Thaler-Massey winners and losers from the NFL draft 2009

Economist Kevin Hassett has taken to assessing NFL teams’ draft choices based on the Thaler-Massey strategy, which emphasizes a player’s value (based on performance and salary).

Hassett identifies four winners: New England Patriots, Denver Broncos, Detroit Lions Lions, and New York Giants.

New England’s coach, Bill Belichick,…ditched his first-round pick altogether and loaded up on four second-rounders. In addition, he traded some of his later picks for other teams’ second-round picks next year. The big news is that the Giants maneuvered to get two second-round and two third-round picks, elevating their final scores.

The big losers were the Washington Redskins, the New York Jets, and the San Francisco 49ers.

The Redskins once again revealed their extreme economic ignorance, trading away their second-round and fourth-round picks…The Jets made a classic error, falling in love with University of Southern California quarterback Mark Sanchez and virtually guaranteeing they will have a large number of undrafted scrubs on their roster. Given the high salaries at the top of the draft, Sanchez will probably not generate much value above that demanded by his salary, even if he becomes a superstar.

Thaler loves the Patriots draft and also gives a positive review to the Cleveland Browns. After entering the draft with the 5th pick overall, the Browns traded down three times to take center Alex Mack with the 21st pick, plus defensive end Kenyon Coleman, quarterback Brett Ratliff, safety Abram Elam, a second round pick from the Jets, and sixth round picks from the Buccaneers and the Eagles. That’s a lot of chances to pick up some solid starting players. Football pundits didn’t think so highly of the Browns draft, but none of them are economists.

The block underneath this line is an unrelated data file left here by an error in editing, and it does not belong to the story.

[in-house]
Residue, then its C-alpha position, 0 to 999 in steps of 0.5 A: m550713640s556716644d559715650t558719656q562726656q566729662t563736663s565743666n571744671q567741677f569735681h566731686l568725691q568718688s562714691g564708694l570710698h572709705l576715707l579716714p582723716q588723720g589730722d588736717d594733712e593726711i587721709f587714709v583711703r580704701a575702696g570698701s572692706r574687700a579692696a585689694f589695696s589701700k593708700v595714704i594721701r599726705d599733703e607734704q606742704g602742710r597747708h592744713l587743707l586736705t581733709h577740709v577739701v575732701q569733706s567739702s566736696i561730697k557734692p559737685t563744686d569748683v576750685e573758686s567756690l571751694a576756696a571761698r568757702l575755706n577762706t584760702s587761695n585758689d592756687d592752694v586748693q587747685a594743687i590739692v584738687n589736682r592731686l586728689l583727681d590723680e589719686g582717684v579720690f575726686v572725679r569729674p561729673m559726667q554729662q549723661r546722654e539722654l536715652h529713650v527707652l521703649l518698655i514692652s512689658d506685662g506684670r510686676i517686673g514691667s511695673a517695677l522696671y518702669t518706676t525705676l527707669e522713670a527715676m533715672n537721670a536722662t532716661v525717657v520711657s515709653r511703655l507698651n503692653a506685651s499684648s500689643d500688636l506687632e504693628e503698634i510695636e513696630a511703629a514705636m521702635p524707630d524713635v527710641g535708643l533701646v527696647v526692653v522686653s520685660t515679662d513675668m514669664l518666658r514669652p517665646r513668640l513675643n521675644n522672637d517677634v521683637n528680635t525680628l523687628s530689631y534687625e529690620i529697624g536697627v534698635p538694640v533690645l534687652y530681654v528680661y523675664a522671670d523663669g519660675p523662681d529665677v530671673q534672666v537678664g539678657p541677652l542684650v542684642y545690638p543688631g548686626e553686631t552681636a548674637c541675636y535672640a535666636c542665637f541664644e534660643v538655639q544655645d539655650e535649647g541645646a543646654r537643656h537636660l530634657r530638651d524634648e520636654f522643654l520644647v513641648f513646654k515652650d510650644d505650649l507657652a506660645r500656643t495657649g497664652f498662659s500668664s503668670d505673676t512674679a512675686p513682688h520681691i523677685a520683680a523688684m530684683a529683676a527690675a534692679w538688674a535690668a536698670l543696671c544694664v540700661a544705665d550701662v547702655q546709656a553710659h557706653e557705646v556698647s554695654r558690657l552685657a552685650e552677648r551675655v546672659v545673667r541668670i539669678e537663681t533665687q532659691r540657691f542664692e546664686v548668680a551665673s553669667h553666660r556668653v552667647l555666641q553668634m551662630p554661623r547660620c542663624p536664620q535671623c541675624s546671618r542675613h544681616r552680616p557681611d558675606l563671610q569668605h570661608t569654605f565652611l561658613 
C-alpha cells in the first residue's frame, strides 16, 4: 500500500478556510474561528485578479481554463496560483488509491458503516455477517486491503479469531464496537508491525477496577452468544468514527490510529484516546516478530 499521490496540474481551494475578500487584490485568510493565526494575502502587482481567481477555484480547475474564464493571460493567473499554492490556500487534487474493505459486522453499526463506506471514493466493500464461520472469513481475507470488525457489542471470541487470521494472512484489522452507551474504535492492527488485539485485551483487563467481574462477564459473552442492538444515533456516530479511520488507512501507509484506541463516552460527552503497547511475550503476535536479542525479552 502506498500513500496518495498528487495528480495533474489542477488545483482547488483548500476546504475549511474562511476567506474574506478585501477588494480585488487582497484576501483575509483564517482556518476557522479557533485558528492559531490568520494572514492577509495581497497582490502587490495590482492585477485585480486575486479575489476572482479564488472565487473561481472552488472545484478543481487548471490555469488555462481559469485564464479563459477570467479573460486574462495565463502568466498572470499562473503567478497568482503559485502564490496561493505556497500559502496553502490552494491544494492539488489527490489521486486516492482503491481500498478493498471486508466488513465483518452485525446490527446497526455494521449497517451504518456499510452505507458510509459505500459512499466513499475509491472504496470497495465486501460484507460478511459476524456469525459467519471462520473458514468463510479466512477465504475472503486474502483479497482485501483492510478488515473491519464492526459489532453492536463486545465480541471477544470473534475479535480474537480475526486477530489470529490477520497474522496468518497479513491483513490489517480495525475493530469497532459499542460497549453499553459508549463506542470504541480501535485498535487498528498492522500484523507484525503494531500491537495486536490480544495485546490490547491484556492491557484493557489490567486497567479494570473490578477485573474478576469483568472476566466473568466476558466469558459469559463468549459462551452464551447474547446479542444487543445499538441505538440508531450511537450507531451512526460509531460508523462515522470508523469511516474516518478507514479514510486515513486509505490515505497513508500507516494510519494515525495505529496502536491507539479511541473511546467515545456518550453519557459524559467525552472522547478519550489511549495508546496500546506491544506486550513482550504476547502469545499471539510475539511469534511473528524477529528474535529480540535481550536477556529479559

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One Response to “Thaler-Massey winners and losers from the NFL draft 2009”

  1. Jake Says:

    On a more interesting note in relation to a possible pending pandemic, how about a discussion of public health nudges that might come in handy for (1) changing behavior (hand washing, etc.) and for (2) helping the public get a clearer and realistic understanding of pandemic risks.

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